The International Congress of Mathematicians
In the past few days, I had the chance to participate as a selected volunteer in the 2018 edition of the International Congress of Mathematicians (ICM). The ICM stands as the world’s largest conference dedicated to Mathematics, taking place every four years and managed by the International Mathematical Union (IMU). This edition — the firstever to happen in a Latin American country — was made possible through the efforts of the Instituto Nacional de Matemática Pura e Aplicada (IMPA).
I was there for all nine days (August 1st to 9th) of the event. My main role was administrative in nature. I was responsible for maintaining spreadsheets to track the materials handed out to hundreds of volunteers (transportation vouchers, meals, uniforms etc.) needed for later accounting. I also worked some days as a “May I Help You?” assistant, guiding attendees, helping with transfers from the airport to hotels, managing school visits, and organizing the award ceremony for the Brazilian Mathematical Olympiad of Public Schools (OBMEP) winners.
During my free time I got to attend various talks, notably Cédric Villani’s Public Lecture, “The age of the Earth: when the Earth was too young for Darwin”, Michael Atiyah’s Abel Lecture, “The Future of Mathematical Physics: new ideas in old bottles”, and Sanjeev Arora’s Plenary Lecture, “The mathematics of machine learning and deep learning”.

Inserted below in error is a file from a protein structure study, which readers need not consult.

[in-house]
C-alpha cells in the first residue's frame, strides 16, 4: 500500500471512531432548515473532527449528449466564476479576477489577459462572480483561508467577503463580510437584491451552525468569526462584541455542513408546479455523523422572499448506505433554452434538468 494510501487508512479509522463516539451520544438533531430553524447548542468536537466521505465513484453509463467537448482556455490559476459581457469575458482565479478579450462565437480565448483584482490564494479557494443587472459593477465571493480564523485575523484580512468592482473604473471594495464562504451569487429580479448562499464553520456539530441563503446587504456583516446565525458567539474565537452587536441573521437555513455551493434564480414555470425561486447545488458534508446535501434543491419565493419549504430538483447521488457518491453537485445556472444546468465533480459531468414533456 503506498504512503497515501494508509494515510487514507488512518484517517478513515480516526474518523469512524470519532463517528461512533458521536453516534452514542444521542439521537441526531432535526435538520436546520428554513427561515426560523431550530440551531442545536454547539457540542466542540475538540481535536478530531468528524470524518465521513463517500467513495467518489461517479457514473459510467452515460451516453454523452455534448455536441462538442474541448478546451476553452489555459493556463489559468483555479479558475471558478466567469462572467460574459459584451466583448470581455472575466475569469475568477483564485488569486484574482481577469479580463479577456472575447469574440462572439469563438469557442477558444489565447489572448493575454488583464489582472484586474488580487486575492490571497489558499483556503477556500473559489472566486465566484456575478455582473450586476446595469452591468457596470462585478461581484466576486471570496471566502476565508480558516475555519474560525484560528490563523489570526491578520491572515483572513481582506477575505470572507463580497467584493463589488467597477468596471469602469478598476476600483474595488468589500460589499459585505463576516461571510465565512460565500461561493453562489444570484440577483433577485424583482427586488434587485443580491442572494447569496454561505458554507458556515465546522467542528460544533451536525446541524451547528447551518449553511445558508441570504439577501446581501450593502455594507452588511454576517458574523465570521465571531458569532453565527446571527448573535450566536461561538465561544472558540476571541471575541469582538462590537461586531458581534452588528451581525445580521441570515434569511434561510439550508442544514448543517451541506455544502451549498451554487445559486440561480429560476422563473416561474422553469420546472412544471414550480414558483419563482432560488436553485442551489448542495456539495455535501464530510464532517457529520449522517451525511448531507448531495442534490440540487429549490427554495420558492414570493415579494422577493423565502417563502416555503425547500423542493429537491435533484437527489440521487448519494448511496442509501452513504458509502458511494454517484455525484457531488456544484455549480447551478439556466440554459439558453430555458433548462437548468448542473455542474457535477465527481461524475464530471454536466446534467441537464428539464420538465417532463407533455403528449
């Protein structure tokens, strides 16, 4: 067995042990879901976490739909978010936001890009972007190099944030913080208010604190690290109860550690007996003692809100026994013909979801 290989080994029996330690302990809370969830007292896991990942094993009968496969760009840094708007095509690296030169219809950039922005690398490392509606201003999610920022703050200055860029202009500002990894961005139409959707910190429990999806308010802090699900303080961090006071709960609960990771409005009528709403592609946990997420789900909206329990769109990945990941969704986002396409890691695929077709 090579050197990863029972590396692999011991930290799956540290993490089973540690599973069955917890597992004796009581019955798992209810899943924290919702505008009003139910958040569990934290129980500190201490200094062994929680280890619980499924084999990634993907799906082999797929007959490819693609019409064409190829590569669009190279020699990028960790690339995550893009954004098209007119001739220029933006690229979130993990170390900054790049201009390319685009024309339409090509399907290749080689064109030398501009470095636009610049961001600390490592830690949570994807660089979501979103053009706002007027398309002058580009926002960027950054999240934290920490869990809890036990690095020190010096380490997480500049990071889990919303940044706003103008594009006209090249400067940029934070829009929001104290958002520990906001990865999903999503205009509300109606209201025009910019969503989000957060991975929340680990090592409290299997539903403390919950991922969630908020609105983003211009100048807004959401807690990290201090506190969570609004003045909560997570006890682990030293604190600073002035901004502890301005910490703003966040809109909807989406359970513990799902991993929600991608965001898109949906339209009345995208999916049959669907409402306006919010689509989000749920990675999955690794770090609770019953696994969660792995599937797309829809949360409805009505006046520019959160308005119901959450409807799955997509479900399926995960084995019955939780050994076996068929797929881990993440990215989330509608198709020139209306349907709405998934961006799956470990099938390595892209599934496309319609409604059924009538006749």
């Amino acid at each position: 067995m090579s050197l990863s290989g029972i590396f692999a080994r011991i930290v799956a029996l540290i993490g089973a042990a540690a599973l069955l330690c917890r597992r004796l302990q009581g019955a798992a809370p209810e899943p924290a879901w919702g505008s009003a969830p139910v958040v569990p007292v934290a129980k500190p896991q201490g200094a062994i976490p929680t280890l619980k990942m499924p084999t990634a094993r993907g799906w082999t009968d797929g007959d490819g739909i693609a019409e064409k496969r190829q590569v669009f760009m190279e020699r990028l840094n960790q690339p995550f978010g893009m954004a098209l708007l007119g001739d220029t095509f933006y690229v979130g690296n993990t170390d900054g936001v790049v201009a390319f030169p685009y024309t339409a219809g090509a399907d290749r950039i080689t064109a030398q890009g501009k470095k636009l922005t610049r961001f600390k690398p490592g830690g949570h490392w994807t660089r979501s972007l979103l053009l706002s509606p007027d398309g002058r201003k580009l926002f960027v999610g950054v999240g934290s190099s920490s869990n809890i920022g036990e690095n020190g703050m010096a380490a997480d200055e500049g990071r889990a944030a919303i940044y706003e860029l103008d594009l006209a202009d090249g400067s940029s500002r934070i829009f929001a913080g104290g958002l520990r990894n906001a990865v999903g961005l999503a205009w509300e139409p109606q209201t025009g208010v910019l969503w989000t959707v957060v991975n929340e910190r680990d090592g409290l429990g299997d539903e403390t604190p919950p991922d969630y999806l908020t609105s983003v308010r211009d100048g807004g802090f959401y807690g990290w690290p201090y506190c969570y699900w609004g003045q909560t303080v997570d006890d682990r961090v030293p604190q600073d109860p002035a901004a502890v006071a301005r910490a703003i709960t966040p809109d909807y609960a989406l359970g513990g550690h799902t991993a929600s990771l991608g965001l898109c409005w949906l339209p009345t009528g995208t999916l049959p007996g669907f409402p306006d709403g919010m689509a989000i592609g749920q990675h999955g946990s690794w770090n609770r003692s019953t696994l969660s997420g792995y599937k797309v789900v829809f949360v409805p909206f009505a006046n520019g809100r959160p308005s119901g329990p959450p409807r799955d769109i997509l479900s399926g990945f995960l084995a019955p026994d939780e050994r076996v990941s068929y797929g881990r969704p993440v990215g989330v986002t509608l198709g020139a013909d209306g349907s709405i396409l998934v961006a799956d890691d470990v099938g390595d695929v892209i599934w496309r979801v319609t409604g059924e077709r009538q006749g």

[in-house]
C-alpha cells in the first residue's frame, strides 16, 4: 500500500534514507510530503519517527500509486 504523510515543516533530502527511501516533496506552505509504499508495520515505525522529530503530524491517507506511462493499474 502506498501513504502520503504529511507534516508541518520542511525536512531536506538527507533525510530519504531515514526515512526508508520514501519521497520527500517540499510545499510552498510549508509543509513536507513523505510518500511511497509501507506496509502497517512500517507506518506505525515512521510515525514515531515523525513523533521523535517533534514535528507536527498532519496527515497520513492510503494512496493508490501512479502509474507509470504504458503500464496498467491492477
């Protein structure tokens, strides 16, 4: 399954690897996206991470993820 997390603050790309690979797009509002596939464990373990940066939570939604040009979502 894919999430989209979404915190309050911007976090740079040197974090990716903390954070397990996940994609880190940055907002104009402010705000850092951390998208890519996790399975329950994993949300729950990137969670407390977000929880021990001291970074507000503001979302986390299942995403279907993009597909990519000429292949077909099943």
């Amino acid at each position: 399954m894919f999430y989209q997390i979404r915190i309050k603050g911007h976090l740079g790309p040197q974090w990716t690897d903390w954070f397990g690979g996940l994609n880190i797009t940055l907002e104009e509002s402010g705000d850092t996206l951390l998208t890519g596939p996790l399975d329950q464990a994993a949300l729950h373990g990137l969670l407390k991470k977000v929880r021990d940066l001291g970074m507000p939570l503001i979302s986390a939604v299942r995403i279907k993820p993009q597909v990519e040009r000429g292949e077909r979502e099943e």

I also contributed to an IMPA press article about the congress.
This is me with Akshay Venkatesh during the congress. Venkatesh was one of the 2018 Fields medalists, awarded for his synthesis of analytic number theory, homogeneous dynamics, topology, and representation theory, which has resolved longstanding problems in areas such as the equidistribution of arithmetic objects.
Venkatesh boasts an incredible track record: he turned 13 just before entering the University of Western Australia as its youngest ever student. He completed the fouryear course in three years and became, at 16, the youngest person to earn First Class Honours in pure mathematics from the university. He commenced his PhD at Princeton University in 1998 under, which he completed in 2002. Today he is a professor at the School of Mathematics at the Institute for Advanced Study.
In this register I hold the book Men of Mathematics, by Eric Temple Bell, which I was reading at the time.^{1} Pointing to the book, I asked Venkatesh: “How do you feel now, being one of them?”. The reaction is exactly what you see in the photo.
If you want to learn more about Venkatesh’s story and his contributions to mathematics, I highly recommend the excellent profile “A Number Theorist Who Bridges Math and Time” written by Erica Klarreich for Quanta Magazine.

Yes, I am aware of all the criticisms surrounding this book and I agree with many of them. But who cares about that? A book that motivated John Forbes Nash Jr. to become a mathematician doesn’t need to satisfy anyone else to prove itself a good book. ↩